Best Buy Joins Other Retailers In Denying Workers Their Thanksgiving Dinners

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Best Buy is the latest retailer to open on Thanksgiving Day this year, rather than waiting for the rush of shoppers on Black Friday. Its stores will open at 6 p.m. on November 28 and stay open until 10 p.m. the next day.

Other retailers have announced similar plans, including Kmart, Macy’s, Kohl’s, J.C. Penney, and Toys R Us. Kmart has gone further than most by opening its stores at 6 a.m. on Thanksgiving.

While the stores claim that no one is being forced to work during the holiday and that they will be staffed with those who volunteer and seasonal hires, workers at Kmart have sent photos to the Huffington Post of signs warning that no one will be granted time off requests during the holiday period. Georgette Griffith, an employee in an Alabama location, said she was denied her request to take the day off. The company has told the Huffington Post that the signs are “rogue” and don’t represent its policy.

Kmart was open on Thanksgiving last year but closed for a few hours in the evening and before opening on Black Friday so workers could go home to their families.

Even those volunteering to work during the holidays may be doing so because they struggle to get enough hours to live off of their wages. More than 8 million people work part-time involuntarily either because they can’t find a full-time job or their employer won’t give them more hours. Control over which hours they work and how their schedule varies from week to week are also frequently out of retail workers’ hands: In a survey of hundreds of New York City workers, the Retail Action Project found that 20 percent of workers have to be available at any time for “call-in” shifts, more than a third said they are often sent home earlier than expected, and others report having their schedules change by the hour. Meanwhile, getting more hours is increasingly treated as an incentive and denying hours as a tool for discipline. Workers from Walmart to Juicy Couture have been protesting this erratic scheduling and the havoc it wreaks on their lives.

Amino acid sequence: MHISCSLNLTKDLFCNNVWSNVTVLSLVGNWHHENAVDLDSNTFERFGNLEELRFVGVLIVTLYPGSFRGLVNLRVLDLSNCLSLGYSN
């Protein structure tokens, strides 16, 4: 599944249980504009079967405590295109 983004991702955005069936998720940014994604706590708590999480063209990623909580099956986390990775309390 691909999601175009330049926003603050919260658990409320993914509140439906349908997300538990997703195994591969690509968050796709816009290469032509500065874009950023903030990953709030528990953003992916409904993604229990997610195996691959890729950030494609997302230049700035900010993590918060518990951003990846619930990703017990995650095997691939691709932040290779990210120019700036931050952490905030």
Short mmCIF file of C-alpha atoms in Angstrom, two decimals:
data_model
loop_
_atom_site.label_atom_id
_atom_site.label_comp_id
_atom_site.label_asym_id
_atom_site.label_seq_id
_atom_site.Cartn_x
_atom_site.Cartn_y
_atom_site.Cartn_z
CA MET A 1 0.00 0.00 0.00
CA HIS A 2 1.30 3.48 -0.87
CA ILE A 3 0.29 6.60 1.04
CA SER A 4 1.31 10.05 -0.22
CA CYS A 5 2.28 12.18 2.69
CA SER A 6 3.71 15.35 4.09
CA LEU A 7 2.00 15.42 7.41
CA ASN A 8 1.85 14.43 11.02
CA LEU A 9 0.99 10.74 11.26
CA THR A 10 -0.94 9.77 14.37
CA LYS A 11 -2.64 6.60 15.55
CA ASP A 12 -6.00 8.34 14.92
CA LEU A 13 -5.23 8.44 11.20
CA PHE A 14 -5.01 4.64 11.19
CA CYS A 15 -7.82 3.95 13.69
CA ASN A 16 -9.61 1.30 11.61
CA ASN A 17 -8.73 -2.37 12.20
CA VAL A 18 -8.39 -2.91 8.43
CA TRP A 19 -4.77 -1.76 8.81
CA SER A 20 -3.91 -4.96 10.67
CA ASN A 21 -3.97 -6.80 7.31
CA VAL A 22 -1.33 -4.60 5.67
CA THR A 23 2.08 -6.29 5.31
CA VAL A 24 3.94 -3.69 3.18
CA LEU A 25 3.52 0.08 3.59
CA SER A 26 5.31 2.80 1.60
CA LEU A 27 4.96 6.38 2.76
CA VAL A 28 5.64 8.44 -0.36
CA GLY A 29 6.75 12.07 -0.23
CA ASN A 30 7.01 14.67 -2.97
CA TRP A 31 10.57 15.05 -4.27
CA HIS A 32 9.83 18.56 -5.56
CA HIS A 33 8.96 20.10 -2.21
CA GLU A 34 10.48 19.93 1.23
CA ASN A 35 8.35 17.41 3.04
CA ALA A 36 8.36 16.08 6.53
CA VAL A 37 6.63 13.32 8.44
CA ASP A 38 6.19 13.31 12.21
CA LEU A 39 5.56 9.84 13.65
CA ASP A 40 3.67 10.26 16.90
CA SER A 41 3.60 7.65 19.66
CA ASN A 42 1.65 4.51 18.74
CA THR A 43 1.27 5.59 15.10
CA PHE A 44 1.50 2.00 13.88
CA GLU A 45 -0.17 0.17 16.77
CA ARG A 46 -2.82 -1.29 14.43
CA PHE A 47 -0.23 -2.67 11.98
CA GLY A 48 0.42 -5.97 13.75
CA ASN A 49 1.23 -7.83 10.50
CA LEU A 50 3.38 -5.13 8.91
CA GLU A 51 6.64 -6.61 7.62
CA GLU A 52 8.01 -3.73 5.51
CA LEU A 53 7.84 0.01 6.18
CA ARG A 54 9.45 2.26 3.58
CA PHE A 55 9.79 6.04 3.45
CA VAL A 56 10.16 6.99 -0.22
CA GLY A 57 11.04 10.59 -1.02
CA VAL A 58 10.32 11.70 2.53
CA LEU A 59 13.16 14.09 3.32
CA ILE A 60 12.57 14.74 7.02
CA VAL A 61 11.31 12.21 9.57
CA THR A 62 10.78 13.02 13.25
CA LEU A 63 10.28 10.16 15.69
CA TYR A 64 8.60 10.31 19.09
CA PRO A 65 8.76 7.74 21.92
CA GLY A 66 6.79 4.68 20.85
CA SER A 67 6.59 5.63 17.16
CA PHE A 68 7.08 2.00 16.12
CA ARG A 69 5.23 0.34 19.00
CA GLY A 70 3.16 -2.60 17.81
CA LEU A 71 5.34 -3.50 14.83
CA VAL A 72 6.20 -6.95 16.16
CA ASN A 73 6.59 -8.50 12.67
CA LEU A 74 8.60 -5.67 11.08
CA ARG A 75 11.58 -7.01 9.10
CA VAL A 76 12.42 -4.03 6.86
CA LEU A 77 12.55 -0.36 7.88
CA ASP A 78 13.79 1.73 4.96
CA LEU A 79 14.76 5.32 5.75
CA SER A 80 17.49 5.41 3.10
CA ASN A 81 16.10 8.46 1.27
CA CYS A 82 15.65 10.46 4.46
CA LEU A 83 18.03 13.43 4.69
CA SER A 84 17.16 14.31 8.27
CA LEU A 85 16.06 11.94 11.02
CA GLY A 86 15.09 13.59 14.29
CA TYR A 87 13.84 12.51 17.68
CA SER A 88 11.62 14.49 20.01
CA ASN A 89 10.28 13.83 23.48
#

Full-time workers also struggle to get the time off that they want or need. Nearly one in four workers lacks vacation time and holidays. The United States is the only advanced country that doesn’t guarantee that all workers get paid vacation time. But the part-time workforce feels this lack more acutely: only about 35 percent of those who work part time get paid vacation, compared to 91 percent of full timers.